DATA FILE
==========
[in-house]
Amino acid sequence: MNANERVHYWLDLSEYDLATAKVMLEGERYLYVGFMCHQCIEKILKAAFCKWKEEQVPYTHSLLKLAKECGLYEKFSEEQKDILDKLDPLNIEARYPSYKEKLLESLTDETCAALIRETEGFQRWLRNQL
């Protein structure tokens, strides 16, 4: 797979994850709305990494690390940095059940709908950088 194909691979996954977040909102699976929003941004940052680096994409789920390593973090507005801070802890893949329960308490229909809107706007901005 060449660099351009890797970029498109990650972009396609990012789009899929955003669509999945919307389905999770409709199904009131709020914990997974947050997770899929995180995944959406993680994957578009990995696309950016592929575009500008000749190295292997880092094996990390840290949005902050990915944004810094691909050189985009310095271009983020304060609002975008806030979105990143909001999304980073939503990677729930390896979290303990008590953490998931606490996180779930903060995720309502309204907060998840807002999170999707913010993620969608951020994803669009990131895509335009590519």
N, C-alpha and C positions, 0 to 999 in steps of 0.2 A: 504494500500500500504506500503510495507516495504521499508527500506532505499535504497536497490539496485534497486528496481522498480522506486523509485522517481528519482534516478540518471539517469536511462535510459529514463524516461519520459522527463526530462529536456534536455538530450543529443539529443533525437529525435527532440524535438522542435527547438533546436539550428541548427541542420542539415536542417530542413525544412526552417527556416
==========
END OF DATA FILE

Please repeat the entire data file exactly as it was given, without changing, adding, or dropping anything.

[in-house]
Amino acid sequence: MNANERVHYWLDLSEYDLATAKVMLEGERYLYVGFMCHQCIEKILKAAFCKWKEEQVPYTHSLLKLAKECGLYEKFSEEQKDILDKLDPLNIEARYPSYKEKLLESLTDETCAALIRETEGFQRWLRNQL
């Protein structure tokens, strides 16, 4: 797979994850709305990494690390940095059940709908950088 194909691979996954977040909102699976929003941004940052680096994409789920390593973090507005801070802890893949329960308490229909809107706007901005 060449660099351009890797970029498109990650972009396609990012789009899929955003669509999945919307389905999770409709199904009131709020914990997974947050997770899929995180995944959406993680994957578009990995696309950016592929575009500008000749190295292997880092094996990390840290949005902050990915944004810094691909050189985009310095271009983020304060609002975008806030979105990143909001999304980073939503990677729930390896979290303990008590953490998931606490996180779930903060995720309502309204907060998840807002999170999707913010993620969608951020994803669009990131895509335009590519």
N, C-alpha and C positions, 0 to 999 in steps of 0.2 A: 504494500500500500504506500503510495507516495504521499508527500506532505499535504497536497490539496485534497486528496481522498480522506486523509485522517481528519482534516478540518471539517469536511462535510459529514463524516461519520459522527463526530462529536456534536455538530450543529443539529443533525437529525435527532440524535438522542435527547438533546436539550428541548427541542420542539415536542417530542413525544412526552417527556416